The disc brake 10 as shown in FIG. 1 includes an anchor or support member 12 that is fixed to a stationary frame 14 of a vehicle in a manner as disclosed in U.S. Pat. No. 5,988,761 and an integral caliper 16 is connected to the support member 12 through guide pins 44 and 50. The integral caliper 16 of disc brake 10 includes an actuation section 18 that is connected by a bridge 22 to u-shaped arms 20,20″. The actuation section 18 as best illustrated in FIG. 2 has a bore 24,24′ therein for the retention of pistons 26,26′ to define an actuation chambers 28,28′. A first friction member 30 is associated with pistons 26,26′ while a second friction member 32 is associated with arms 20,20′. The first friction member 30 includes a backing plate or carrier 34 and a friction pad 36 while the second friction member 32 also includes a backing plate or carrier 38 and friction pad 40. The backing plate or carrier 34 has a first projection 34 a that is located in a slot 31 that defines a first rail of the support member or anchor 12 and a second projection 34 b that is located in slot 33 that defines a second rail of the support member 12. Similarly, backing plate or carrier 38 has a first projection 38 a that is located in slot 31 of the first rail and a second projection 38 b that is located in slot 33 of the second rail of support member or anchor 12. Slots 31 and 33 in support member or anchor 12 are parallel to each other and when the support member or anchor 12 is fixed to a vehicle, the slots 31,33 are positioned in a perpendicular relationship with rotor 42 such that the engagement faces on the first 36 and second 40 friction pads are respectively positioned in parallel planes that are adjacent a first radial face 42 a and a second radial face 42 b of a rotor 42 that rotates with an axle of the vehicle. The caliper 16 is connected to the support member or anchor 12 by the first guide pin 44 that extends through an opening in an ear 46 that extends from the actuation section 18 and the second guide pin 50 that extends through an ear 52 that extends from the actuation section 18. The first 44 and second 50 guide pins are respectively mounted to slide in corresponding first and second bores in the support member or anchor 12. The first and second bores in support member or anchor 12 are spaced apart and parallel to each other to respectively align the first guide pin 44 and the second guide pin 50 in a parallel relationship with the first slot 31 in the first guide rail and second slot 33 in the second guide rails to assist in maintaining the perpendicular relationship between the radial face 42 a on rotor 42 and the face on the first friction member 36 and radial face 42 b on rotor 42 and the face on the second friction member 40. During a brake application, the caliper 16 slides with respect to the support member or anchor 12 and the first 44 and second 50 guide pins correspondingly move in the first and second bores in the support member or anchor 12 to maintain the parallel relationship between the friction pads 36 and 40 and corresponding radial surfaces 42 a and 42 b on rotor 42. Caliper 16 moves with respect to support member or anchor 12 as a reaction to pressurized fluid being supplied to chambers 28,28′ that acts pistons 26,26′ to move the backing plate or carrier 34 to move friction pads 36 and 40 toward rotor 42. As backing plate or carrier 34 moves, the first projection 34 a slides in slot 31 and the second projection 34 b slides in slot 33 while at the same time the first projection 38 a on backing plate 38 slides in slot 31 and the second projection 38 b slides in slot 33. During a brake application, the engagement of the face of friction pad 36 with rotor face 42 a and the engagement of the face of friction pad 40 with rotor face 42 b create first and second reaction forces that are carried into anchor 12 by way of either the first rail or the second rail (depends on the rotational direction of the rotor) to oppose the rotation of the rotor 42. When the actuation force acting on the pistons 26,26′ and arms 20,20′ is equal to the brake forces created through the frictional engagement of the friction pads 36 and 40 with radial rotor faces 42 a and 42 b, the rotor 42 will come to a stop.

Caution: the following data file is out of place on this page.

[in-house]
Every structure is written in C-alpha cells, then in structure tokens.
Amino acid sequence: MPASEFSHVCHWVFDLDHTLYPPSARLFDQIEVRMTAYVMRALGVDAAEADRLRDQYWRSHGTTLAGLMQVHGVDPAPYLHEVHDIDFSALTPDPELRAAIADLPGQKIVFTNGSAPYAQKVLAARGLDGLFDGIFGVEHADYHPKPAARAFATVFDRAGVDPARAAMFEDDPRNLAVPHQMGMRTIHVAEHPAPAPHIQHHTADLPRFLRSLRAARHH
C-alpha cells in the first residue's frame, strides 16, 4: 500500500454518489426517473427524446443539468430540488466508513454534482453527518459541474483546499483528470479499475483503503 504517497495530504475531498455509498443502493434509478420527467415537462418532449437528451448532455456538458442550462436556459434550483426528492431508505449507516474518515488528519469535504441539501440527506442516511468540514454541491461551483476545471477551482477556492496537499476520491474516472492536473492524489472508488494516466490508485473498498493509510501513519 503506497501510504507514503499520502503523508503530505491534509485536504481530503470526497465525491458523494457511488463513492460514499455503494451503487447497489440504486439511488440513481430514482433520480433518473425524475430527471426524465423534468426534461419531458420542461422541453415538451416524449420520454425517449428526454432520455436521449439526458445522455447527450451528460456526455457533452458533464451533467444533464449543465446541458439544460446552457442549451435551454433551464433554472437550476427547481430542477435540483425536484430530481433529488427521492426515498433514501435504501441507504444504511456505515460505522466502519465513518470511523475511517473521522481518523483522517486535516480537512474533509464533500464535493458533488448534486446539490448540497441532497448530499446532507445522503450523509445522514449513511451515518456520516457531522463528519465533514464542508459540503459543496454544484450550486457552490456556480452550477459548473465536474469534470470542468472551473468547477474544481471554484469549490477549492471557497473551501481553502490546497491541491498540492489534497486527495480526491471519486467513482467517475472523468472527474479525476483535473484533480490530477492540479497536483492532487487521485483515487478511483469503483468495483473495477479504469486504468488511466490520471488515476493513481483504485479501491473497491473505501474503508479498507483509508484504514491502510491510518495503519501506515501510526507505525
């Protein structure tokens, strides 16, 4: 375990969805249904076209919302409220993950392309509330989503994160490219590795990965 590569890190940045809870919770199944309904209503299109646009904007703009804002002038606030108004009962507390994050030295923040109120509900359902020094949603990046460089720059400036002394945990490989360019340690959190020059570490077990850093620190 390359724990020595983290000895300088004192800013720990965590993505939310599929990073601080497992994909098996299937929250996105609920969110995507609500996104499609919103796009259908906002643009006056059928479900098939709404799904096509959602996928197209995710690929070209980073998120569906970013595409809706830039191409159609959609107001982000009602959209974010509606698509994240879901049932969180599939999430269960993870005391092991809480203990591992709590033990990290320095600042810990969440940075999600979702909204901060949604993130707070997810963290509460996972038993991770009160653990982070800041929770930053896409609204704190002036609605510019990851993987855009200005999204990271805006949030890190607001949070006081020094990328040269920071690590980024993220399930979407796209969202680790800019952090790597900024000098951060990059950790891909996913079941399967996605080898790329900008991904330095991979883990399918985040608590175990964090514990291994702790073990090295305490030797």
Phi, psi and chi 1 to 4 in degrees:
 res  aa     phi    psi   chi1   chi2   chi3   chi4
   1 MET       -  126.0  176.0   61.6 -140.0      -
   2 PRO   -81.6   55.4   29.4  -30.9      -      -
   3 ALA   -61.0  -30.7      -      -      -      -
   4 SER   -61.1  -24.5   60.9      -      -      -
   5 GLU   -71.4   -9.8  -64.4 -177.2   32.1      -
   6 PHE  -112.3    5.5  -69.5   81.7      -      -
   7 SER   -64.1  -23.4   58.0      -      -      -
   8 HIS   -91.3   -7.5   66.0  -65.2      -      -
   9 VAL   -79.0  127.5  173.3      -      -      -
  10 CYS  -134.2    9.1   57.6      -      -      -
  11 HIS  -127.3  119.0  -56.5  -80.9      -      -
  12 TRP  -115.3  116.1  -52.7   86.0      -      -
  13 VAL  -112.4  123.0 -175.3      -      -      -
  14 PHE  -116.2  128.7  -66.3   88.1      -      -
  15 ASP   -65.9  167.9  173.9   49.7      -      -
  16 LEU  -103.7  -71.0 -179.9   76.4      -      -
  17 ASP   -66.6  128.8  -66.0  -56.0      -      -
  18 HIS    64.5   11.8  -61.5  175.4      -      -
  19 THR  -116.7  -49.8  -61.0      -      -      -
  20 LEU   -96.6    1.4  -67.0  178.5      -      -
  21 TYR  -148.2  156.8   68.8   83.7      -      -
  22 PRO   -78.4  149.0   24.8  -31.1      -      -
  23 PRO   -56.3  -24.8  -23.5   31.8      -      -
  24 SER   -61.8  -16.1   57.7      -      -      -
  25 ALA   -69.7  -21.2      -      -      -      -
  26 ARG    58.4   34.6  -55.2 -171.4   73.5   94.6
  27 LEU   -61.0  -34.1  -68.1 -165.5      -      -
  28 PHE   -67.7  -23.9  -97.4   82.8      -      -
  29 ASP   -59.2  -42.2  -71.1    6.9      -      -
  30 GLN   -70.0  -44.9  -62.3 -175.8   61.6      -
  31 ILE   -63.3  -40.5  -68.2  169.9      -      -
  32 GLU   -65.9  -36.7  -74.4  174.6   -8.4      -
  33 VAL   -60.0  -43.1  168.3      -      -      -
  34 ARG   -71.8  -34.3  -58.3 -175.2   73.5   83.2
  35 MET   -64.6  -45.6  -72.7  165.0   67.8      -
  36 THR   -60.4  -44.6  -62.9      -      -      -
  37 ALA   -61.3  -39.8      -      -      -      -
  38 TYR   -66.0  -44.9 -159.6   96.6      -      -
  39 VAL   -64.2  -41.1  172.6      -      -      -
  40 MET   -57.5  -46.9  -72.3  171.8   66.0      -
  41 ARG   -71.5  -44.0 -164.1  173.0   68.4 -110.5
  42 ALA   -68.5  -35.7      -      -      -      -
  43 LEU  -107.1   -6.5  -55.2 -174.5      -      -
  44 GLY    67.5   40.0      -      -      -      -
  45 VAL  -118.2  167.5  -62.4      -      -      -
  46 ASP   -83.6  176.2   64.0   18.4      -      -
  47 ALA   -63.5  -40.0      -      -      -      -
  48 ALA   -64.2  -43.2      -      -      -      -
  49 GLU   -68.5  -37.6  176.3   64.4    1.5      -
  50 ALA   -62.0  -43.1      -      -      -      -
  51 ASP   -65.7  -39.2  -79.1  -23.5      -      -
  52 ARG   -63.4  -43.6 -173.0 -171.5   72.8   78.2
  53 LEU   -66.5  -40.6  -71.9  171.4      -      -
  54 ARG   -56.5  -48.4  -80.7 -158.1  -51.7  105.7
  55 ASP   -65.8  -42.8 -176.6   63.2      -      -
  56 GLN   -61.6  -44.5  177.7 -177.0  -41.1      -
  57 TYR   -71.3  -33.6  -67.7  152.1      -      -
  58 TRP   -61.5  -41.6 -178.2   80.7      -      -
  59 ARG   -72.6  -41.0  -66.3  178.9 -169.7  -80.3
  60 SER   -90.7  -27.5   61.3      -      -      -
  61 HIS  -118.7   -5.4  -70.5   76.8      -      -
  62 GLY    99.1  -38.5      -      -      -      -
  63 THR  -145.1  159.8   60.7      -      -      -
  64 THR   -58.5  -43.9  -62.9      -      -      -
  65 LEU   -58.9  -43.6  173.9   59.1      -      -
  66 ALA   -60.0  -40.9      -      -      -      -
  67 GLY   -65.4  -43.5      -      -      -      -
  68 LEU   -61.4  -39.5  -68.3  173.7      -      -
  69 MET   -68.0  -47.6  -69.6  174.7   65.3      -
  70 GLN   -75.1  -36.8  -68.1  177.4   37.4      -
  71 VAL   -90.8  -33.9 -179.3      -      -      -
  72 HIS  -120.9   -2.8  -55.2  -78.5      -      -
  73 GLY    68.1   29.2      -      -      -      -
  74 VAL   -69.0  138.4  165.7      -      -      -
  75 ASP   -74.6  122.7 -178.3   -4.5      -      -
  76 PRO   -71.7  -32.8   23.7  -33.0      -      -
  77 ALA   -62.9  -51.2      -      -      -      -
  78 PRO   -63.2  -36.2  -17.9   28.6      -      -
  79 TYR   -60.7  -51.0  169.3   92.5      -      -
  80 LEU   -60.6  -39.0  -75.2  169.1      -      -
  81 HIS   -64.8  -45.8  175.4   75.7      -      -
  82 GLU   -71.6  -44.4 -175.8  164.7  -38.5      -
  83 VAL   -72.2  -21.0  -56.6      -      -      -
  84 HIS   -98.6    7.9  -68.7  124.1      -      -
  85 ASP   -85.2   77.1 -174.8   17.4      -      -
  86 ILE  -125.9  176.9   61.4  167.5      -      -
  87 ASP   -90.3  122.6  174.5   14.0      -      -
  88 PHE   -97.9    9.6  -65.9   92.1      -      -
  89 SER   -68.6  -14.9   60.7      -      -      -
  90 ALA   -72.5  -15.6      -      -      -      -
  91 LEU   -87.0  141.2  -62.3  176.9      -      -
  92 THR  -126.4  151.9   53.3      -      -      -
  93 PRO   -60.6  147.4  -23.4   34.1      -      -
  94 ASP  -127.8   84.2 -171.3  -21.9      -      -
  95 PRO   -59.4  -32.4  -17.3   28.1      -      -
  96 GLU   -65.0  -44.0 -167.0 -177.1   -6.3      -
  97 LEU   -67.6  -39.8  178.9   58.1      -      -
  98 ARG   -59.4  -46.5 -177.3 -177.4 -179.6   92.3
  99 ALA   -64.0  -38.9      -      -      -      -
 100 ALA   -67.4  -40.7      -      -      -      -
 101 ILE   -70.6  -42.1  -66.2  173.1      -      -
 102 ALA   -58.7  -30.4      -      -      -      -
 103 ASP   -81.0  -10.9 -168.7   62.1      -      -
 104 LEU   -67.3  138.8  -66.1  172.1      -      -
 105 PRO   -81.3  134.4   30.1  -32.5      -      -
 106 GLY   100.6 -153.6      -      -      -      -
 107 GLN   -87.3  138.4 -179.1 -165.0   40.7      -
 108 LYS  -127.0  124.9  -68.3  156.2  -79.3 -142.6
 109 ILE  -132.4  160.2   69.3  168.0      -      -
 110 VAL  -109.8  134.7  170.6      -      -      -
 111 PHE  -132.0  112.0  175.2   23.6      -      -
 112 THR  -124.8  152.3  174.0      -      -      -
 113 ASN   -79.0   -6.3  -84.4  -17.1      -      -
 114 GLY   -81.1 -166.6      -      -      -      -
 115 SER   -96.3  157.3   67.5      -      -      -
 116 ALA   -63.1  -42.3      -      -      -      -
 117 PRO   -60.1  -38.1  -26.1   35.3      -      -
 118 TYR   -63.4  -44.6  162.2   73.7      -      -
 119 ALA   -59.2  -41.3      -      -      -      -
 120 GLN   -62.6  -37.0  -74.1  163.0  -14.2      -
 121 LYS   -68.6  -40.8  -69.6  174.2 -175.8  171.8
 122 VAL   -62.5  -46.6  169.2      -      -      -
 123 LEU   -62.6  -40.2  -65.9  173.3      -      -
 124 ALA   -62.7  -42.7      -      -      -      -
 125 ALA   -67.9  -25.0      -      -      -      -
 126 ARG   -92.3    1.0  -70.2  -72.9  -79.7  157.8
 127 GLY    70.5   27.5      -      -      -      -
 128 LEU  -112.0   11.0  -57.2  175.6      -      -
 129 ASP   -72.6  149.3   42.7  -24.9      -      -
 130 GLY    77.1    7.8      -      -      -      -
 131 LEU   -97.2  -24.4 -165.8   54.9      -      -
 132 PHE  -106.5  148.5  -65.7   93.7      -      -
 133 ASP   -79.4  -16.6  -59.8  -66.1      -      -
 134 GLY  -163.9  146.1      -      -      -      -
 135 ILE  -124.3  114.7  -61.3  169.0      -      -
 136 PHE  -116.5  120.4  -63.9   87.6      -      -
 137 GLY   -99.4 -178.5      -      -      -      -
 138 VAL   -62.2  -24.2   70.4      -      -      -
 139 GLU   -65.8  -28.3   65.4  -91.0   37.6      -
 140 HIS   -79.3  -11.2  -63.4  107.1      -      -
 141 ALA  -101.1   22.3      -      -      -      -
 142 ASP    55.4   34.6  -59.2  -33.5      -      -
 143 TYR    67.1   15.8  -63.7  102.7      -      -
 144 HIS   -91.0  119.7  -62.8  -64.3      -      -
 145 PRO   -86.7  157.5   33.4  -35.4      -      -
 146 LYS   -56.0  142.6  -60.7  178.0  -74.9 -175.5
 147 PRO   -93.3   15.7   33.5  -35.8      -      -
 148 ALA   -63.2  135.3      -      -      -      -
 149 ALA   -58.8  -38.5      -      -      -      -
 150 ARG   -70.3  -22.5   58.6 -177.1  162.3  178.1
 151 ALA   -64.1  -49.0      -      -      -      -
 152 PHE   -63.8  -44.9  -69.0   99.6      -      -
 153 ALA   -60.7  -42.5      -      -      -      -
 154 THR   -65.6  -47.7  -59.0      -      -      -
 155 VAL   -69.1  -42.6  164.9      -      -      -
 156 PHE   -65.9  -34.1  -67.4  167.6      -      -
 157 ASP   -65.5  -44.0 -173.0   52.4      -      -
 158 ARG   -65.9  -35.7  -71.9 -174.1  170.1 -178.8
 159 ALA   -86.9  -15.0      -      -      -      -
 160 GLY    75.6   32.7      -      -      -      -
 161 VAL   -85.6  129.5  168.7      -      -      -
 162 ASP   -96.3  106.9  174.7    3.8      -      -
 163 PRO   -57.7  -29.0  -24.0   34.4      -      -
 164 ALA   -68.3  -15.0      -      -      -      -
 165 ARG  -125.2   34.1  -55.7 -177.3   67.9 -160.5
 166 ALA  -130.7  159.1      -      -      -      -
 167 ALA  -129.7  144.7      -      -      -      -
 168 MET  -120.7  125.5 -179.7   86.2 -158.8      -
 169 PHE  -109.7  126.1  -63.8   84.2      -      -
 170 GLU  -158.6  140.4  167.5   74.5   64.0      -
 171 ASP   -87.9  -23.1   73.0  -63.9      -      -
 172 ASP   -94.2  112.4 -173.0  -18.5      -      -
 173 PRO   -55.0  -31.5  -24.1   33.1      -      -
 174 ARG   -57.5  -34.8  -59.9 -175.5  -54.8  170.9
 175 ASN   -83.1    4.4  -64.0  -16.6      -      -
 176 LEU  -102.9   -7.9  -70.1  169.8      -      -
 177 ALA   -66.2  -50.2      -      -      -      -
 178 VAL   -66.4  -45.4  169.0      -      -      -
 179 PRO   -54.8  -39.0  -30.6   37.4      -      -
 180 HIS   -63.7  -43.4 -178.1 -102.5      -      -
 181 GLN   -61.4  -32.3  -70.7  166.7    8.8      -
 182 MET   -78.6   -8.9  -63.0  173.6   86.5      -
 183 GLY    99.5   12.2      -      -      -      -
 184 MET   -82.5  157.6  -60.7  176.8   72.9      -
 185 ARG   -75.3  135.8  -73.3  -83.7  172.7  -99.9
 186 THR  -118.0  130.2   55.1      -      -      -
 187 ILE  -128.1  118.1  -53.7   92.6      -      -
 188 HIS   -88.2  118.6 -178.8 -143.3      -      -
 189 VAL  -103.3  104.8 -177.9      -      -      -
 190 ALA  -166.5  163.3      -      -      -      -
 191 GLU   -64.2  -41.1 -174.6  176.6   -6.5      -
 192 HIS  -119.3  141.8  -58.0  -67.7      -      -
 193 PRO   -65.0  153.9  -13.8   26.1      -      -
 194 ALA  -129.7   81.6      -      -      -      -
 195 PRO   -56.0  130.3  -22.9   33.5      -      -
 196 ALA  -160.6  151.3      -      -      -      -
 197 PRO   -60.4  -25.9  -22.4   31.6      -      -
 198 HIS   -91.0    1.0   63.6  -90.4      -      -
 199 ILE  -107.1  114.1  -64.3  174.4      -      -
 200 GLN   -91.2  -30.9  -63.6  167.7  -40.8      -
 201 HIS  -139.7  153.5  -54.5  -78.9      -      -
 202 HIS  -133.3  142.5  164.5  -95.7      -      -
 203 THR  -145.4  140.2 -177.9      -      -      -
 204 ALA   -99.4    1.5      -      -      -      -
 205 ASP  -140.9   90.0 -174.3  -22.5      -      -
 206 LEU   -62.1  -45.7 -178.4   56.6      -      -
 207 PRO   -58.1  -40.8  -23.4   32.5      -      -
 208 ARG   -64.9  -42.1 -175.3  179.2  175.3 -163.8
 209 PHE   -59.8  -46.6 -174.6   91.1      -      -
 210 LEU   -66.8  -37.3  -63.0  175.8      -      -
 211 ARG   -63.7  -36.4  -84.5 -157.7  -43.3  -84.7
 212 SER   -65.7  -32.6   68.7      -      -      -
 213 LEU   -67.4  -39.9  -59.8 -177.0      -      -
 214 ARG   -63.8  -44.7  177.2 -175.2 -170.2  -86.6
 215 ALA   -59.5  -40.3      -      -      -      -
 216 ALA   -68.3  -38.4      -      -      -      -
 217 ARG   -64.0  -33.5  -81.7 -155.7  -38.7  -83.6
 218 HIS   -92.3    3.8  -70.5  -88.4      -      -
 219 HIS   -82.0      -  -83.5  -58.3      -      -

The communication of the brake forces into the support member or anchor 12 according to this invention is achieve through the relationship developed between backing plate or carrier 34 and backing plate or carrier 38 and the first slot or rail 31 or the second slot or rail 33 in anchor 12. The physical structure of each backing plate or carrier and the rail of the support member 12 are identical and function in a same manner. In order to eliminated redundancy, only backing plate or carrier 34 and the first rail 31 of support member 12 will hereinafter be described in specific detail unless necessary to further define the operation of the disc brake 10.